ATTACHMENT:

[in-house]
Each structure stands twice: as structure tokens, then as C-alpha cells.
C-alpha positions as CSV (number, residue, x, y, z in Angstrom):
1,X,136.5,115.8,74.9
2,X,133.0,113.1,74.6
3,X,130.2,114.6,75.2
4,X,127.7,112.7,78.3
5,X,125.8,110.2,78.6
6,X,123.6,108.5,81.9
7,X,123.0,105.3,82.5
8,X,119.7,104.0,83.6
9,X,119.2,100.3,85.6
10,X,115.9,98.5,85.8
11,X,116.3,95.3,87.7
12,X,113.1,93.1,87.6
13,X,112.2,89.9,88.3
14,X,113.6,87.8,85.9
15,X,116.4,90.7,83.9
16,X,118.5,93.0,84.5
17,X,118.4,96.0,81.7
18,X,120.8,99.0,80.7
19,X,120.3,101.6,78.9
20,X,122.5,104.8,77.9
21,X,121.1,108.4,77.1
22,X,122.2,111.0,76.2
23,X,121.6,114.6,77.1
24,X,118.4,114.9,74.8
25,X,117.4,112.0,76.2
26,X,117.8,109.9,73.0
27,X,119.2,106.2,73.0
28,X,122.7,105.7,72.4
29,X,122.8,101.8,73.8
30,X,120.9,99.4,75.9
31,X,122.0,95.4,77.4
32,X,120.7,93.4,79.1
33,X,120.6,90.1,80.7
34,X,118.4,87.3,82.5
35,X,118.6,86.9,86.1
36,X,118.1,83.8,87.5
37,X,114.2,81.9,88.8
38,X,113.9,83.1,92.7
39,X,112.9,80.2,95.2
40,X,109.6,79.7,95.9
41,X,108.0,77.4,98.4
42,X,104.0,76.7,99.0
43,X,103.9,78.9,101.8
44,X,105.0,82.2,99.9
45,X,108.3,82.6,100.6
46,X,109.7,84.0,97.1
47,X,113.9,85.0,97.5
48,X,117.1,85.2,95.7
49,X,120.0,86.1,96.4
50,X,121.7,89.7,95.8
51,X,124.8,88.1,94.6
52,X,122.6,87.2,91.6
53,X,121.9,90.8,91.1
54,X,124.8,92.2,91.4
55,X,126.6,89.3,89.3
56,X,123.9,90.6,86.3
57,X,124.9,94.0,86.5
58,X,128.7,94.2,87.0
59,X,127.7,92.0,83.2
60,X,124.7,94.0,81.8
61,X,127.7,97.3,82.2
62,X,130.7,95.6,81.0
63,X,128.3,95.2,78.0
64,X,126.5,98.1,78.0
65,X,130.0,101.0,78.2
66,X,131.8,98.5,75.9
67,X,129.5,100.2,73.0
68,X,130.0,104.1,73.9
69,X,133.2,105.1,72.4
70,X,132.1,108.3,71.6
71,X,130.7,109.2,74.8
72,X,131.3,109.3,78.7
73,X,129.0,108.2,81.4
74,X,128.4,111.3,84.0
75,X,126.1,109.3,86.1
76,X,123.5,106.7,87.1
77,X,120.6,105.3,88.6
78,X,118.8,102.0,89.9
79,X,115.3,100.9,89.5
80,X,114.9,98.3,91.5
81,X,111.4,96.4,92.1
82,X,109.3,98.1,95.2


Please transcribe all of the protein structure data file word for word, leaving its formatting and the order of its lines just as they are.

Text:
[in-house]
Each structure stands twice: as structure tokens, then as C-alpha cells.
C-alpha positions as CSV (number, residue, x, y, z in Angstrom):
1,X,136.5,115.8,74.9
2,X,133.0,113.1,74.6
3,X,130.2,114.6,75.2
4,X,127.7,112.7,78.3
5,X,125.8,110.2,78.6
6,X,123.6,108.5,81.9
7,X,123.0,105.3,82.5
8,X,119.7,104.0,83.6
9,X,119.2,100.3,85.6
10,X,115.9,98.5,85.8
11,X,116.3,95.3,87.7
12,X,113.1,93.1,87.6
13,X,112.2,89.9,88.3
14,X,113.6,87.8,85.9
15,X,116.4,90.7,83.9
16,X,118.5,93.0,84.5
17,X,118.4,96.0,81.7
18,X,120.8,99.0,80.7
19,X,120.3,101.6,78.9
20,X,122.5,104.8,77.9
21,X,121.1,108.4,77.1
22,X,122.2,111.0,76.2
23,X,121.6,114.6,77.1
24,X,118.4,114.9,74.8
25,X,117.4,112.0,76.2
26,X,117.8,109.9,73.0
27,X,119.2,106.2,73.0
28,X,122.7,105.7,72.4
29,X,122.8,101.8,73.8
30,X,120.9,99.4,75.9
31,X,122.0,95.4,77.4
32,X,120.7,93.4,79.1
33,X,120.6,90.1,80.7
34,X,118.4,87.3,82.5
35,X,118.6,86.9,86.1
36,X,118.1,83.8,87.5
37,X,114.2,81.9,88.8
38,X,113.9,83.1,92.7
39,X,112.9,80.2,95.2
40,X,109.6,79.7,95.9
41,X,108.0,77.4,98.4
42,X,104.0,76.7,99.0
43,X,103.9,78.9,101.8
44,X,105.0,82.2,99.9
45,X,108.3,82.6,100.6
46,X,109.7,84.0,97.1
47,X,113.9,85.0,97.5
48,X,117.1,85.2,95.7
49,X,120.0,86.1,96.4
50,X,121.7,89.7,95.8
51,X,124.8,88.1,94.6
52,X,122.6,87.2,91.6
53,X,121.9,90.8,91.1
54,X,124.8,92.2,91.4
55,X,126.6,89.3,89.3
56,X,123.9,90.6,86.3
57,X,124.9,94.0,86.5
58,X,128.7,94.2,87.0
59,X,127.7,92.0,83.2
60,X,124.7,94.0,81.8
61,X,127.7,97.3,82.2
62,X,130.7,95.6,81.0
63,X,128.3,95.2,78.0
64,X,126.5,98.1,78.0
65,X,130.0,101.0,78.2
66,X,131.8,98.5,75.9
67,X,129.5,100.2,73.0
68,X,130.0,104.1,73.9
69,X,133.2,105.1,72.4
70,X,132.1,108.3,71.6
71,X,130.7,109.2,74.8
72,X,131.3,109.3,78.7
73,X,129.0,108.2,81.4
74,X,128.4,111.3,84.0
75,X,126.1,109.3,86.1
76,X,123.5,106.7,87.1
77,X,120.6,105.3,88.6
78,X,118.8,102.0,89.9
79,X,115.3,100.9,89.5
80,X,114.9,98.3,91.5
81,X,111.4,96.4,92.1
82,X,109.3,98.1,95.2